By a notarial contract of the 15th September 1995, the claimant bought from the defendant a house plot for 230,000 DM which he financed by a loan from the defendant's assisting party (Streithelferin) on the 10th October 1995 secured by a mortgage. The notary was instructed to transfer 30,000 DM to the defendant's son from the deposited purchase price.
The claimant claimed that at the conclusion of the contract he was not legally competent because of mental illness and demanded repayment of the purchase price subject to simultaneous return of the property. The Landgericht upheld the claim, after presentation of the evidence, subject to simultaneous return of property free of burdens. On the claimant's cross appeal, the Oberlandesgericht partially altered this decision, after further presentation of evidence, and upheld the claim without limitation in accordance with the claimant's last application. The defendant has lodged an appeal in law against this decision. The claimant applies for the rejection of this appeal.
3. Contrary to the view of the appeal in law, the sum to be repaid is not reduced by 30,000 DM. The agreement about the transfer of this sum related to furniture which the defendant's son and his life partner wanted to leave behind in the property sold. In this respect it was laid down in the trust agreement that the notary should pay this sum to the son from the deposited purchase price. But, contrary to the view of the appeal in law, this did not mean the claimant had to effect his performance partly in favour of the son. He owed (and paid) the whole purchase price of 230,000 DM only to his contractual partner, whose arrangements with her son did not concern him.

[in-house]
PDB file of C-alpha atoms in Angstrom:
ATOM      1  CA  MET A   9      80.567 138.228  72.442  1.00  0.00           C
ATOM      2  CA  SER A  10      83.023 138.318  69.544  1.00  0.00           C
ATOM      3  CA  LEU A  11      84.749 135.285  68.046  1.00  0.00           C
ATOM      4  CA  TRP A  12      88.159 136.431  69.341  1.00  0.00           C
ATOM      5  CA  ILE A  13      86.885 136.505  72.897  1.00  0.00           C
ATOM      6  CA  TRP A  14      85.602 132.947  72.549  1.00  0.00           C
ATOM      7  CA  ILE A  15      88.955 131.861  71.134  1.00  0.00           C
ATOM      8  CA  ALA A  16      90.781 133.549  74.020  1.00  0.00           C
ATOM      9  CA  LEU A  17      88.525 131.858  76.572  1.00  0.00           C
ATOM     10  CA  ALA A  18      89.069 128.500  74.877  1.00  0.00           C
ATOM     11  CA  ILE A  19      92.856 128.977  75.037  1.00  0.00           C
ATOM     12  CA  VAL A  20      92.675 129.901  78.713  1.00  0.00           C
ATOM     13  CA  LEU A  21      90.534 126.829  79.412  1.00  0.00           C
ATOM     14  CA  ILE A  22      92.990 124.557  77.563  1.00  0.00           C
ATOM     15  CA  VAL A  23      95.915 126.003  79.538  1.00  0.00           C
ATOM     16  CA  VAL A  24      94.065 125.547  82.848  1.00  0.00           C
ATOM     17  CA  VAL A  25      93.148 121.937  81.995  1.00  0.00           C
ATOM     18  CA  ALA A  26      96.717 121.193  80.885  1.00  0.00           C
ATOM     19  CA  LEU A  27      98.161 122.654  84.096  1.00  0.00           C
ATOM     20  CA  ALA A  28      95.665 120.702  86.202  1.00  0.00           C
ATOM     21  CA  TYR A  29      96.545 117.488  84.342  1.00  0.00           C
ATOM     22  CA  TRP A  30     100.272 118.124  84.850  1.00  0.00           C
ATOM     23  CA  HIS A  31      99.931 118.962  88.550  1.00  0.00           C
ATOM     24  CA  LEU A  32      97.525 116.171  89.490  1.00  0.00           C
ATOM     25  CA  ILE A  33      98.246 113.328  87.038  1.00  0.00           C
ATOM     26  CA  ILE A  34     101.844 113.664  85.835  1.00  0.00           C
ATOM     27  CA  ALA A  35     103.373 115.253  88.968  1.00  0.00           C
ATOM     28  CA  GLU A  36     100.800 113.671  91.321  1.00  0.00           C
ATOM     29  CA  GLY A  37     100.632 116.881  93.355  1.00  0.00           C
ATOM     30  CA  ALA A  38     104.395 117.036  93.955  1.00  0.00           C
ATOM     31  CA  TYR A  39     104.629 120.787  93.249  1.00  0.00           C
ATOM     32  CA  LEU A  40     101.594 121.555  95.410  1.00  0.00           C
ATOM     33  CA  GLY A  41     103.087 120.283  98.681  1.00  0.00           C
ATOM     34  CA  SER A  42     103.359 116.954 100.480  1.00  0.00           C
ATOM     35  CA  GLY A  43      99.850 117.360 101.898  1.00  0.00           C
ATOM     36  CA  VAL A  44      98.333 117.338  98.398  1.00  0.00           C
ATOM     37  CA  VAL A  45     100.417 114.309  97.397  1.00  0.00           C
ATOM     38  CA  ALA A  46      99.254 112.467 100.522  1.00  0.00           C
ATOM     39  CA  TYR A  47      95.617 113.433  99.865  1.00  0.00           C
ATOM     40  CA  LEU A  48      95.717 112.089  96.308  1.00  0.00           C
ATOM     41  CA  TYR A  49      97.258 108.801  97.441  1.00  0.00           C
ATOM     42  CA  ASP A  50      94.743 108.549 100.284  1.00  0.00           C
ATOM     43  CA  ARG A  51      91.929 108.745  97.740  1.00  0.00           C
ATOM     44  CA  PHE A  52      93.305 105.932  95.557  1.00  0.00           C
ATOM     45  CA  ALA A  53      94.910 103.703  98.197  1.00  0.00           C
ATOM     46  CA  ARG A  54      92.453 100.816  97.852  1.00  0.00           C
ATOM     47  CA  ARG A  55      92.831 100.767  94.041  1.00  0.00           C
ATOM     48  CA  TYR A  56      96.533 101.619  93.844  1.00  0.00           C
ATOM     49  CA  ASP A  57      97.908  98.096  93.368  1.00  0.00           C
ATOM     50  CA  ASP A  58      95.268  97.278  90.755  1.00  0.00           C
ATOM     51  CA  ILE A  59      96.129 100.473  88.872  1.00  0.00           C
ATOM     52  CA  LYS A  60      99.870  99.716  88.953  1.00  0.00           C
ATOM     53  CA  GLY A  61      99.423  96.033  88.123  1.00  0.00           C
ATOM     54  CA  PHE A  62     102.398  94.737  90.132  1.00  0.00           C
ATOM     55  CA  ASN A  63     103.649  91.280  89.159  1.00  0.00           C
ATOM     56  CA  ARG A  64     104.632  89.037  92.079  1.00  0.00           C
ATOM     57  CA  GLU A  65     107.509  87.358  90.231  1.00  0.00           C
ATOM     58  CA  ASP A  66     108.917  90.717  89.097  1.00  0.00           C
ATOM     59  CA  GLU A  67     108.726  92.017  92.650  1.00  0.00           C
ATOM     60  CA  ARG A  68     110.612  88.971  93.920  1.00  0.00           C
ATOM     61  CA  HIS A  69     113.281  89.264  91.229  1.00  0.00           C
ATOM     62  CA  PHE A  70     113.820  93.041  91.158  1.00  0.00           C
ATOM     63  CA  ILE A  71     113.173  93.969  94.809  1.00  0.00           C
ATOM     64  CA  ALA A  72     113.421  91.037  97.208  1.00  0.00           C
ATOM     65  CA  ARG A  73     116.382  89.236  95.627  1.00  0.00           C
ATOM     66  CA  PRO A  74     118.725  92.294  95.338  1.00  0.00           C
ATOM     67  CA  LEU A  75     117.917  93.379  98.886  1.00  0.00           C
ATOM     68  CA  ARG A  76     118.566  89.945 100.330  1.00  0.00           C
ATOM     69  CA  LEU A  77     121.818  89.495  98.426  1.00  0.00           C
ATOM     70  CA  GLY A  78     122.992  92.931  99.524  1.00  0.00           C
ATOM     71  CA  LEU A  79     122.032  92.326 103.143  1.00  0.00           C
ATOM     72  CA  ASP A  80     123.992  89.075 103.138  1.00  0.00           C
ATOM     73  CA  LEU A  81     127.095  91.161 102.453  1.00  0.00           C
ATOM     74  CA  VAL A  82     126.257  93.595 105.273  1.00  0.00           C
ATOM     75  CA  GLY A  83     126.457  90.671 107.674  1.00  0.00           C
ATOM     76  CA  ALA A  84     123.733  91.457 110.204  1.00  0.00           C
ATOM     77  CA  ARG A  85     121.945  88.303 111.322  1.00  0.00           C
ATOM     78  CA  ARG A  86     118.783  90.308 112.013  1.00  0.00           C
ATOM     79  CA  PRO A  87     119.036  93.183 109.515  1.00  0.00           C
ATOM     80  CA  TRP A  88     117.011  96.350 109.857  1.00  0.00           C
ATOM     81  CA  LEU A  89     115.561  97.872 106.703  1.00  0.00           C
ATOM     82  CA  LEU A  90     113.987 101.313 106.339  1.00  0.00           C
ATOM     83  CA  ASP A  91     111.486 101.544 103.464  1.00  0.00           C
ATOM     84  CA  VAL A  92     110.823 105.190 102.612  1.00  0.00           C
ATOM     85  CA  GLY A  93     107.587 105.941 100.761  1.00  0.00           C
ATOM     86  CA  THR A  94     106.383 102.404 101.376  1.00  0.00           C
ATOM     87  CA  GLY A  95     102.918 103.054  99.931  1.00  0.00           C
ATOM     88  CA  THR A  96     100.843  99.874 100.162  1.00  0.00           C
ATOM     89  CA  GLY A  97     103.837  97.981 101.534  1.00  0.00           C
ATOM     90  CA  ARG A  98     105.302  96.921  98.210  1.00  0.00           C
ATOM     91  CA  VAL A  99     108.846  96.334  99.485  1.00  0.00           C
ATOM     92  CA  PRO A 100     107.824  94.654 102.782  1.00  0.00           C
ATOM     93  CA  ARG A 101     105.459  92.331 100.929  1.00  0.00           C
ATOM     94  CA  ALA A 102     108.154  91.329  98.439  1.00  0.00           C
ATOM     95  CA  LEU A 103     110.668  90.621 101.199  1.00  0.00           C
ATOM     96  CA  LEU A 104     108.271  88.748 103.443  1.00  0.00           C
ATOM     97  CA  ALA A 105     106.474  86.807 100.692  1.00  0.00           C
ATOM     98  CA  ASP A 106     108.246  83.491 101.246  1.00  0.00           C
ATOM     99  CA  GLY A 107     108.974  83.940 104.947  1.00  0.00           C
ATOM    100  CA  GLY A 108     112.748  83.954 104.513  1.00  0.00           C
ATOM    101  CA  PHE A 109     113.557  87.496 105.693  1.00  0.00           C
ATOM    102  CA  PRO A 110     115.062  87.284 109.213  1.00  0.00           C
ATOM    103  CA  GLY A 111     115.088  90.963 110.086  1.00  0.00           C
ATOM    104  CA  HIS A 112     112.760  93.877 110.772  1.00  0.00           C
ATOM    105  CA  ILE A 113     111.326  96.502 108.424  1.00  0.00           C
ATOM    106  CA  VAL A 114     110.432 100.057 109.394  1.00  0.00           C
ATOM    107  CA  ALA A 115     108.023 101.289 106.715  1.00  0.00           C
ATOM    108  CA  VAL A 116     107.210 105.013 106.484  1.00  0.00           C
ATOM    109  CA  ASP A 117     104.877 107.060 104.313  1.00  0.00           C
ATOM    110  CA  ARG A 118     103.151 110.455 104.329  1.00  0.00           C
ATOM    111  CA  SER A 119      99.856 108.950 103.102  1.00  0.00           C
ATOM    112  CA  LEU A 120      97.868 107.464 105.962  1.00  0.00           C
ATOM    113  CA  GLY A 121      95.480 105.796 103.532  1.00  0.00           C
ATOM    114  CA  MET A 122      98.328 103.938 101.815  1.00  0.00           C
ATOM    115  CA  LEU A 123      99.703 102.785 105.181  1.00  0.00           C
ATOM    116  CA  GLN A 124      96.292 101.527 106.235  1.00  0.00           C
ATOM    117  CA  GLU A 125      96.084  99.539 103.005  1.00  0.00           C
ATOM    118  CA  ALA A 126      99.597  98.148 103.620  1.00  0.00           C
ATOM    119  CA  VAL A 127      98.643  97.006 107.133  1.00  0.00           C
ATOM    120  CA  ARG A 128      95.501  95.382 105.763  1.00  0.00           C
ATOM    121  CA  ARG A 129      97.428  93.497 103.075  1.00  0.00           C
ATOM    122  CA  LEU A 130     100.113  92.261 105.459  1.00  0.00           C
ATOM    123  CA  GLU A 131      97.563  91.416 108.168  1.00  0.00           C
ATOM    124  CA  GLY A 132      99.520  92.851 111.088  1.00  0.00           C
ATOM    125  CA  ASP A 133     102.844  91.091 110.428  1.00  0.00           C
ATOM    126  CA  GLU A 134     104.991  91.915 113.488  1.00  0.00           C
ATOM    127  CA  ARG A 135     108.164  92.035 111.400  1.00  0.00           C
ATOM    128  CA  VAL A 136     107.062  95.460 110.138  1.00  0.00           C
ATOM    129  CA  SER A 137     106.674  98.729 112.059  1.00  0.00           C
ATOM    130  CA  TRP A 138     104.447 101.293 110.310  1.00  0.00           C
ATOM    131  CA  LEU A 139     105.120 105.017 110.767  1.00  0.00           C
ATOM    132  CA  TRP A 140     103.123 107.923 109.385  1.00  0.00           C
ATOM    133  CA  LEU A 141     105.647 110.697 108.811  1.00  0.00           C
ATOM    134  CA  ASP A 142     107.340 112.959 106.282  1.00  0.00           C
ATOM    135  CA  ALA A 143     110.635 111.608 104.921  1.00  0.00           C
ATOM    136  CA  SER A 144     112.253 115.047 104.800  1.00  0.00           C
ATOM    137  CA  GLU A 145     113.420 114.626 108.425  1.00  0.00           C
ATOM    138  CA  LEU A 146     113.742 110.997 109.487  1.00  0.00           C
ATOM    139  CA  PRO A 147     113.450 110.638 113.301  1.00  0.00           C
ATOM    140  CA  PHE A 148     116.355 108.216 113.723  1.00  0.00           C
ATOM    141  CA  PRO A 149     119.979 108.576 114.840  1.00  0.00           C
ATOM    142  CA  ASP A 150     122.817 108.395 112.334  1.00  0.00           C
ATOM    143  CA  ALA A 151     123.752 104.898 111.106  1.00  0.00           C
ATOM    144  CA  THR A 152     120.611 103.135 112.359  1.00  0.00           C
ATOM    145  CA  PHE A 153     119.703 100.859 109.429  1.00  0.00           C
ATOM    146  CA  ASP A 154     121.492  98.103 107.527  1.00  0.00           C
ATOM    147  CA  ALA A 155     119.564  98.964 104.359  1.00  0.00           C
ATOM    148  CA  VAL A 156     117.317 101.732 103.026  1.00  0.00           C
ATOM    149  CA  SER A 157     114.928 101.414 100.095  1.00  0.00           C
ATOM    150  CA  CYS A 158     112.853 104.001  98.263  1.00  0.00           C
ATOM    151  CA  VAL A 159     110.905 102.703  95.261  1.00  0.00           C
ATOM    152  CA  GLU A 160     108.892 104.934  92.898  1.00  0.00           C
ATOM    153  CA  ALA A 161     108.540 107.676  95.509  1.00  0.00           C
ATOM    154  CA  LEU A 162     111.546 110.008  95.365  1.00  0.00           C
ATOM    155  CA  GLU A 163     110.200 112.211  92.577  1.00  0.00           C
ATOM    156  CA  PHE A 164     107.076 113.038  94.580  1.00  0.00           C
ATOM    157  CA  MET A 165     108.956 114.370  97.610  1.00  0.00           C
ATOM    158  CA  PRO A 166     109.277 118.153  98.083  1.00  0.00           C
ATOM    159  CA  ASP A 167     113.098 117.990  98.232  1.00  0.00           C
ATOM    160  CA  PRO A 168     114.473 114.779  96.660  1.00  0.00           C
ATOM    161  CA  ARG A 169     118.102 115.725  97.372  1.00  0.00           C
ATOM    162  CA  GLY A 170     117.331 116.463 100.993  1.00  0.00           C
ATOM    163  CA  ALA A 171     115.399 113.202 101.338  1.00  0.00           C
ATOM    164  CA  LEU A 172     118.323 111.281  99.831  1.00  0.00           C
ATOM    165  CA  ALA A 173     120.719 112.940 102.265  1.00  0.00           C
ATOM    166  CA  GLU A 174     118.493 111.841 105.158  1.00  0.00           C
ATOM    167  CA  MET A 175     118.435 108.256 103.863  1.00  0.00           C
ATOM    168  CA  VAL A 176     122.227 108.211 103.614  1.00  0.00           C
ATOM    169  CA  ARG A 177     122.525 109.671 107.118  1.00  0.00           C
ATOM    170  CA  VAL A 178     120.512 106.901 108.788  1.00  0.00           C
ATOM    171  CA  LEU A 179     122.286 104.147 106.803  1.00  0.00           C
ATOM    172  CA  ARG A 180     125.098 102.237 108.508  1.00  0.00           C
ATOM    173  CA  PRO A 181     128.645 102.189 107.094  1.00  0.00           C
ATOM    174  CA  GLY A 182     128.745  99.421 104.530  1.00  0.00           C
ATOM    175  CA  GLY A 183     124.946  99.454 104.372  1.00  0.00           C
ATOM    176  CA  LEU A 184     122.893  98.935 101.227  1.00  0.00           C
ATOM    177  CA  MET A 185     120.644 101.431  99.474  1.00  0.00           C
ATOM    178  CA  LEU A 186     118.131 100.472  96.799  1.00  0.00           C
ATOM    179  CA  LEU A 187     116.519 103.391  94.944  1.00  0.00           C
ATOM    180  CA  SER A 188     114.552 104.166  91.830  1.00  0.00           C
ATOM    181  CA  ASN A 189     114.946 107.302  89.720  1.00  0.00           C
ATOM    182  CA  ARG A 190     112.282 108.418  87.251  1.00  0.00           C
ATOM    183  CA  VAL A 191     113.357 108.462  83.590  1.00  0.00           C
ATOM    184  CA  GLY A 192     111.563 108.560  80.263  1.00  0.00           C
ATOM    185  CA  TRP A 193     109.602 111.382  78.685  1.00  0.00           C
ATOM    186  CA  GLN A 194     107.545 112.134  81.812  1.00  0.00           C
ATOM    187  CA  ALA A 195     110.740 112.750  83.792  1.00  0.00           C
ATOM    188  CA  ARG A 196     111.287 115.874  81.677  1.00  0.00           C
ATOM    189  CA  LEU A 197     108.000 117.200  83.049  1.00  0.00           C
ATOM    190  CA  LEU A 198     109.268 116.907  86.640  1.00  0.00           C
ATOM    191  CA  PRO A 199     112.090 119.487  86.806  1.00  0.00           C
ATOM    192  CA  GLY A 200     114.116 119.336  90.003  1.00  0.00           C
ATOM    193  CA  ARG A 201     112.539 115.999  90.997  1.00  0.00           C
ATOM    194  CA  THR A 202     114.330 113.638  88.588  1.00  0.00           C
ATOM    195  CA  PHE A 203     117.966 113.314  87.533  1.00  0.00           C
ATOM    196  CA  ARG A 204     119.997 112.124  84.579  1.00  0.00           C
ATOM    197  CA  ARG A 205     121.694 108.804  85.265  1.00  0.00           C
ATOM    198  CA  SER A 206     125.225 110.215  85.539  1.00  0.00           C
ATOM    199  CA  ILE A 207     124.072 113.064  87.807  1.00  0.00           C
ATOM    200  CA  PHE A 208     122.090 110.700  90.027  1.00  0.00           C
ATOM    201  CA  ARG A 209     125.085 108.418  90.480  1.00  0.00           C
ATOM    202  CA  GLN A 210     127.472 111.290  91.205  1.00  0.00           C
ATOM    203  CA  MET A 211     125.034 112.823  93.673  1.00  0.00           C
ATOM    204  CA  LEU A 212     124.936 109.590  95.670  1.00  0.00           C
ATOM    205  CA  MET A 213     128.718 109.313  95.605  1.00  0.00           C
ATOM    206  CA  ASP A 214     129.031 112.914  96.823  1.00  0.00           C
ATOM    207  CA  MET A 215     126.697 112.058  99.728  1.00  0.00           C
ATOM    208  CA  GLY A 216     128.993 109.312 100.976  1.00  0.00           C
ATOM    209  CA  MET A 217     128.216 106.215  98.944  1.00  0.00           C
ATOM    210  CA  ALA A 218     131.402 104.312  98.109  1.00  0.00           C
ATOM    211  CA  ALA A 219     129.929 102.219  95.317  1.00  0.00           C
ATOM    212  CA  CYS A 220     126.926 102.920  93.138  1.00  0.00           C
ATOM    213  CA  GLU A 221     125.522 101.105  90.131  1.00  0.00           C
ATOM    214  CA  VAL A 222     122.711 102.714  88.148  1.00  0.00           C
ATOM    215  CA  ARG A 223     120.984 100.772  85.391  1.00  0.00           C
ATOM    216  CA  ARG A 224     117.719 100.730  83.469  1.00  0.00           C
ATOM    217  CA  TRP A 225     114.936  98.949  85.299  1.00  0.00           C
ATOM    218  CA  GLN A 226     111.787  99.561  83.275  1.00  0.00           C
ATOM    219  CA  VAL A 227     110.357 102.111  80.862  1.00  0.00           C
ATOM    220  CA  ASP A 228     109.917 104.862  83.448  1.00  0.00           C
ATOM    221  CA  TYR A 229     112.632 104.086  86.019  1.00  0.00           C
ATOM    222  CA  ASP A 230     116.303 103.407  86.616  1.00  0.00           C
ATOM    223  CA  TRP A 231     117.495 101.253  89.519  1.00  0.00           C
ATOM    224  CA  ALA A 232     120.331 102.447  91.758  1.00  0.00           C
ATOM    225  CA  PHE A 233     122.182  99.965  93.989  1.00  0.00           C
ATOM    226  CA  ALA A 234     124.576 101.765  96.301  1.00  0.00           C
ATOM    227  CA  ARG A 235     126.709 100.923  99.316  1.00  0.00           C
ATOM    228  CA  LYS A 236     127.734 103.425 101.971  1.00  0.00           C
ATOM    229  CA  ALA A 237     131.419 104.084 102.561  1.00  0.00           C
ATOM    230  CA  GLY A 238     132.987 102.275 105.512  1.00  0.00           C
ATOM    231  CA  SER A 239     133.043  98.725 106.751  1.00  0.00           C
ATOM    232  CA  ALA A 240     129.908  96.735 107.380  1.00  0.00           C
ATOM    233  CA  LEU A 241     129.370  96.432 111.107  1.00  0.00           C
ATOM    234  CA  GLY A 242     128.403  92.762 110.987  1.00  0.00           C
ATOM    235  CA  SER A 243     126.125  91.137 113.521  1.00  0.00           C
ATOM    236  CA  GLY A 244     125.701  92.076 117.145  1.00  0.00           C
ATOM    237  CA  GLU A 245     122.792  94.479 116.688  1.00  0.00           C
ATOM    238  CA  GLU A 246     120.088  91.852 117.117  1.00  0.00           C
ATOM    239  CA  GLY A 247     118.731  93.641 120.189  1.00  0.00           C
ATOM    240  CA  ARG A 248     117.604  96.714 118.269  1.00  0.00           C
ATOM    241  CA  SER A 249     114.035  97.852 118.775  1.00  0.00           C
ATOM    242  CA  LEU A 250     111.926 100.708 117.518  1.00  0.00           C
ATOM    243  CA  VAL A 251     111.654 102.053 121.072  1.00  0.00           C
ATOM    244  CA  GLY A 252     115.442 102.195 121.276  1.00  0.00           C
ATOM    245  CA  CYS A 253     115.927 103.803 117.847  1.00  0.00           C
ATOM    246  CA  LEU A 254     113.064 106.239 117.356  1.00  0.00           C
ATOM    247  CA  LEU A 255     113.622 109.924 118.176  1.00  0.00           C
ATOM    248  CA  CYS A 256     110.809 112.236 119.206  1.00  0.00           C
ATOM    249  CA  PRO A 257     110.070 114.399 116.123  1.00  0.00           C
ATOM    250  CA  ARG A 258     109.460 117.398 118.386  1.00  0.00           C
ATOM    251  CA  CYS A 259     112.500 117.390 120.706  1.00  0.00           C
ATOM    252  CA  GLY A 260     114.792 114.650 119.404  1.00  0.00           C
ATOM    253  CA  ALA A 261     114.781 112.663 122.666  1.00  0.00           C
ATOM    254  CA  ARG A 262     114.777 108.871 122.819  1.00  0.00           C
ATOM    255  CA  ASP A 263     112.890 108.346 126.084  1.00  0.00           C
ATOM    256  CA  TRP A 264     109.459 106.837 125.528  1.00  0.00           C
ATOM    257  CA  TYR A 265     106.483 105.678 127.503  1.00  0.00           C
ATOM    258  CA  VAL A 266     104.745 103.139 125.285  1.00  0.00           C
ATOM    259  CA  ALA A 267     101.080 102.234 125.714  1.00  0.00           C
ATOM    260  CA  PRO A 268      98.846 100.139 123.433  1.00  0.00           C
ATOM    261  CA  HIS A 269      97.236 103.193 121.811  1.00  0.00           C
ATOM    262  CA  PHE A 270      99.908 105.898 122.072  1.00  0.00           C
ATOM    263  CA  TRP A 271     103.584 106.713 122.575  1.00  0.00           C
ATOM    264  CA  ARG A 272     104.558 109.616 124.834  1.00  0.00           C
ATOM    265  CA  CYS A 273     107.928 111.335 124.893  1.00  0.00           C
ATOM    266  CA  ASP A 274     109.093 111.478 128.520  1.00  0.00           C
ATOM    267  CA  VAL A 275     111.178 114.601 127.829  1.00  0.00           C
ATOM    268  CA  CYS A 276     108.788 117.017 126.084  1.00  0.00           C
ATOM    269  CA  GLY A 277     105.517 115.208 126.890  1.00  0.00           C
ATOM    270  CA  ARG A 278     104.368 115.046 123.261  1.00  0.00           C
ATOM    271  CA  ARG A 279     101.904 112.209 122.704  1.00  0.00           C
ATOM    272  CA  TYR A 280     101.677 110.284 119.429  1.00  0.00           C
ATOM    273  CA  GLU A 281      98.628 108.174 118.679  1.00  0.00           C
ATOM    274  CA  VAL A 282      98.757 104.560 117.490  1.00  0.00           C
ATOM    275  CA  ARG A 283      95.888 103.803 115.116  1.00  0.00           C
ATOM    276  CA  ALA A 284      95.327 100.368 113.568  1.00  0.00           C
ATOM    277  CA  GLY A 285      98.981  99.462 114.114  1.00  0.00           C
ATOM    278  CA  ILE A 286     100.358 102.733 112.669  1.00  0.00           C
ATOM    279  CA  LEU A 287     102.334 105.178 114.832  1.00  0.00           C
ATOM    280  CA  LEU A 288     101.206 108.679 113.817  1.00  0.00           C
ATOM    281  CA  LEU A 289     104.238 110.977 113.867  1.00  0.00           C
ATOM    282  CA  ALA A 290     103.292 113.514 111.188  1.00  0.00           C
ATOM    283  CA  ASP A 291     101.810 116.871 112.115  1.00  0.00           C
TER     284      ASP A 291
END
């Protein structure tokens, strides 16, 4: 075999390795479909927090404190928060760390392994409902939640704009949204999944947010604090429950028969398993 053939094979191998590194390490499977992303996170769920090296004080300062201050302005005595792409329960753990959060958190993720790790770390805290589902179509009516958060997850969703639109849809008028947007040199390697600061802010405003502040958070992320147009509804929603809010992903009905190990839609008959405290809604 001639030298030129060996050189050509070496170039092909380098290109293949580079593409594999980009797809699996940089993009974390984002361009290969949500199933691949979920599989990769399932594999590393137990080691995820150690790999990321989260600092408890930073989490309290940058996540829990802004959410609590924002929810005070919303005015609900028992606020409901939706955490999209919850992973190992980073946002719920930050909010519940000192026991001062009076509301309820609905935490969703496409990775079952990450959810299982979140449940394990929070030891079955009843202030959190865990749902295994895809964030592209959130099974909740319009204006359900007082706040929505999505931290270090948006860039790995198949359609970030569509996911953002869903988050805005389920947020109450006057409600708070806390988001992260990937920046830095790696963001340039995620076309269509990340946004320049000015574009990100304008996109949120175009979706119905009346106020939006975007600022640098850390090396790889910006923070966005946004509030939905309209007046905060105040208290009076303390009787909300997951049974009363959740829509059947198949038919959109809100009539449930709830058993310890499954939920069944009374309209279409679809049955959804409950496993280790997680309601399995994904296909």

4. The appeal in law correctly objects however to the appeal court having ordered the defendant to repay the purchase price without limitation. Admittedly there is no objection to the legal starting point that the saldo theory (balance theory) has no application to the dismantling in enrichment law of a contract which is void because of the legal incapacity of a contracting partner (reference omitted). In so far as the judgment of the Senate of the 11th March 1988 (reference omitted) conflicts with this, it will not be followed, because the linking of the performances on both sides by the purpose of the exchange, which justifies the balancing (Saldierung), could not arise where there is no legal capacity. It therefore cannot be a determining factor in the dismantling. This does not however mean that the party who lacks legal capacity may retain the performance which was received by him and is still available (here the position of owner in accordance with the Land Register). He merely does not have to offer it on his own initiative, but can wait and see whether the contracting partner in this respect claims a right of retention (§ 273 of the BGB). This the defendant has done, as the appeal in law correctly argues. This has been overlooked by the appeal court.
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